Posts Tagged ‘Great Lakes’

Great Lakes Are on Thin Ice

Friday, March 23rd, 2012

The Great Lakes winter ice cover has dropped dramatically over the past 40 years, according to a new report. On average, peak ice has fallen by 71 percent; Lake Michigan’s ice cover has shrunk even more than that.

Researchers at the National Oceanic and Atmospheric Administration (NOAA) compared satellite photos dating to 1973.  Jia Wang, a NOAA ice climatologist, said the changes are stark.  In a year like 1979, ice covered about 94 percent of the lakes in the coldest months of that winter.  “This winter the maximum ice cover is about five percent,” Wang said.  “It’s the lowest ever since the satellite era.”  The drop in ice cover is largely a result of rising temperatures due to climate change.  There are also other factors at play this year in particular, such as El Nino weather patterns.  According to Wang, such a loss of winter ice can cause several problems for the Great Lakes ecosystem.  For example, it can accelerate wintertime evaporation from the lakes, which could reduce water levels.  The trend could also stimulate more and earlier algae blooms, which damage water quality and habitat.  Additionally, it leaves the shoreline more exposed to waves, exacerbating erosion.

The changes in the Great Lakes could make them a dead zone. According to the University of Michigan’s Don Scavia, “By end of the century, Illinois will feel like Texas.  And Michigan will feel like Arkansas.”  Scavia, who leads the university’s Environmental Sustainability Institute, laid out a disconcerting list of changes already taking place in the Great Lakes region as the result of climate change.  According to Scavia the changes include the last frost in spring occurs earlier and earlier, while the first frost in fall is later and later.  This is extending the growing season, as well as changing what plants and crops can grow in the region.  Storms are more intense, and major weather events happen more frequently.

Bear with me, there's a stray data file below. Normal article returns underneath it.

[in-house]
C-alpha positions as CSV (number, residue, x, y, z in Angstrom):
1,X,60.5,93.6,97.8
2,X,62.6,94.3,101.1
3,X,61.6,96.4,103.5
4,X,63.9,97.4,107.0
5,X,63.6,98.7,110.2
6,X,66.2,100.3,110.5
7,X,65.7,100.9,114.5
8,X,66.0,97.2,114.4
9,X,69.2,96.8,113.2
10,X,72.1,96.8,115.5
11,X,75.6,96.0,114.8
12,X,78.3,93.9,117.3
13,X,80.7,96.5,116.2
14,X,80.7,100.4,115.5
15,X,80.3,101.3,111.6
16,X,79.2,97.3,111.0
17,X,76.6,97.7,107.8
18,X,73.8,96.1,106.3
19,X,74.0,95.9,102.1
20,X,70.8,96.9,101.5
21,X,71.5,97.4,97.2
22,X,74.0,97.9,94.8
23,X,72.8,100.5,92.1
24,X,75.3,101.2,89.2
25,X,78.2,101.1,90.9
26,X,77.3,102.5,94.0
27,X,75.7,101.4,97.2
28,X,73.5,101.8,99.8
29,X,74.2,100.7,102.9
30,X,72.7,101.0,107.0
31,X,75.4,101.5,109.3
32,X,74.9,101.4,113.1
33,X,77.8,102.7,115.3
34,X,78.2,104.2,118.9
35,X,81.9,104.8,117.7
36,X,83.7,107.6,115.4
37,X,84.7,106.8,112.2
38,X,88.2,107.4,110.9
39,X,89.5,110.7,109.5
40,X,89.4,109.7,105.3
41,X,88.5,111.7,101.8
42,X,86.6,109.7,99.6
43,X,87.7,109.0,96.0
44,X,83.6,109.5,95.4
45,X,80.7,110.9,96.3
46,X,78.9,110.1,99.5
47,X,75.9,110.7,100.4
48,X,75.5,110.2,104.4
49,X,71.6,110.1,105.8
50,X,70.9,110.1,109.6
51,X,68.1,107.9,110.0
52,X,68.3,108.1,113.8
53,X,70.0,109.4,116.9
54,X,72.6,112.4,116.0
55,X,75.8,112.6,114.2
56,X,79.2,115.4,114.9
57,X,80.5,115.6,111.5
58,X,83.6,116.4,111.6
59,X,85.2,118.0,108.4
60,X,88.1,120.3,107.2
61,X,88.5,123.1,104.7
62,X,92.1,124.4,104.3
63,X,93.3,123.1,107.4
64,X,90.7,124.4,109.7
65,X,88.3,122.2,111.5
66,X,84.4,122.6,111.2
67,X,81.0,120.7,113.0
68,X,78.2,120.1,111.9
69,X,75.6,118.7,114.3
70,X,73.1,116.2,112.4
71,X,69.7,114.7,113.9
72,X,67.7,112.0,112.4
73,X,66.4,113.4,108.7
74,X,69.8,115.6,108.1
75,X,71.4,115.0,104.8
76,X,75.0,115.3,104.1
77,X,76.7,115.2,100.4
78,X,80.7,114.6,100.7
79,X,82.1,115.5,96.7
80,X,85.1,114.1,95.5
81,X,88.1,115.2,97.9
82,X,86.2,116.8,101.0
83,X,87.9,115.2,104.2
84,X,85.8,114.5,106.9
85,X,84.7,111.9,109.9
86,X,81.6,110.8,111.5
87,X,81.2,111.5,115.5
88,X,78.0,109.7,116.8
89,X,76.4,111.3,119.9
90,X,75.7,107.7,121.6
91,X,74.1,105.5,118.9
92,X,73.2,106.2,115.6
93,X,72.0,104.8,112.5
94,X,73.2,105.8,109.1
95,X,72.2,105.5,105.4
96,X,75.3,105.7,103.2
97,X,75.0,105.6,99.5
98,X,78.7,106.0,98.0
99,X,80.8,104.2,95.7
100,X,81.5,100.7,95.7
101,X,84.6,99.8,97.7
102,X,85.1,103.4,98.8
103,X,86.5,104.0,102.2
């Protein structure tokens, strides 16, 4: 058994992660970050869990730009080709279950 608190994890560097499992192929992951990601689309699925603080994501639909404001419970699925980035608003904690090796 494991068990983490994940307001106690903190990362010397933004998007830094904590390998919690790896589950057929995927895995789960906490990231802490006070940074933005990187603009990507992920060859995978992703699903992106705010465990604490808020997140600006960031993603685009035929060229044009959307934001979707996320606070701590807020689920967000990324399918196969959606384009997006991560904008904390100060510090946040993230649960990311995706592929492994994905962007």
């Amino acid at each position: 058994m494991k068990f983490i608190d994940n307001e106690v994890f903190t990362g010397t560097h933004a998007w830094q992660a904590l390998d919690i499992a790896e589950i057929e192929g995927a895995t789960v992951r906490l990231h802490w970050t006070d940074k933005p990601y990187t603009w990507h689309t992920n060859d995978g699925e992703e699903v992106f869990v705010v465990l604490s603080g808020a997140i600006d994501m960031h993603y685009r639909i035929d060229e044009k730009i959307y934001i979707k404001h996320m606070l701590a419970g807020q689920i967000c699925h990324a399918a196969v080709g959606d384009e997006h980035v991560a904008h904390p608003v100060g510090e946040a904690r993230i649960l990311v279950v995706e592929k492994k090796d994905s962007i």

The most alarming potential scenario is the possibility that the Great Lakes to become a dead zone, a body of water that lacks oxygen and no fish or plants can survive.  This happened to Lake Erie in the 1960s, resulting from algal blooms caused by industrial pollution, human waste and farm run-off.  Lake Erie’s devastation led to the passage of the federal Clean Water Act in 1972.  Oxygen levels in the lake improved in the 1980s, but worsened again in the 1990s.  Recent studies have shown that algae in Lake Erie is returning.

Although lakefront residents may enjoy the more temperate beachfront this year, ice is crucial in maintaining coastal wetlands and water depth.  The wetlands act as an incubator for wildlife in the Great Lakes basin.  Wetlands — the marshy shorelines that harbor numerous plants and animals — require the constant variation of the seasons and Great Lakes water levels.  The lack of substantial ice coverage results in greater evaporation, which leaves water levels across the Great Lakes lower over the long term.

“Having low water levels next year doesn’t make me nervous.  Having low levels over the last 10 years makes me worry,” said Donald Uzarski, director of Central Michigan University’s Institute for Great Lakes Research.  “We’ll see what happens with respect to the water levels.  When the water level’s lower, the coastal wetlands stretch out towards the water’s edge,” out into exposed shoreline areas that are usually under water.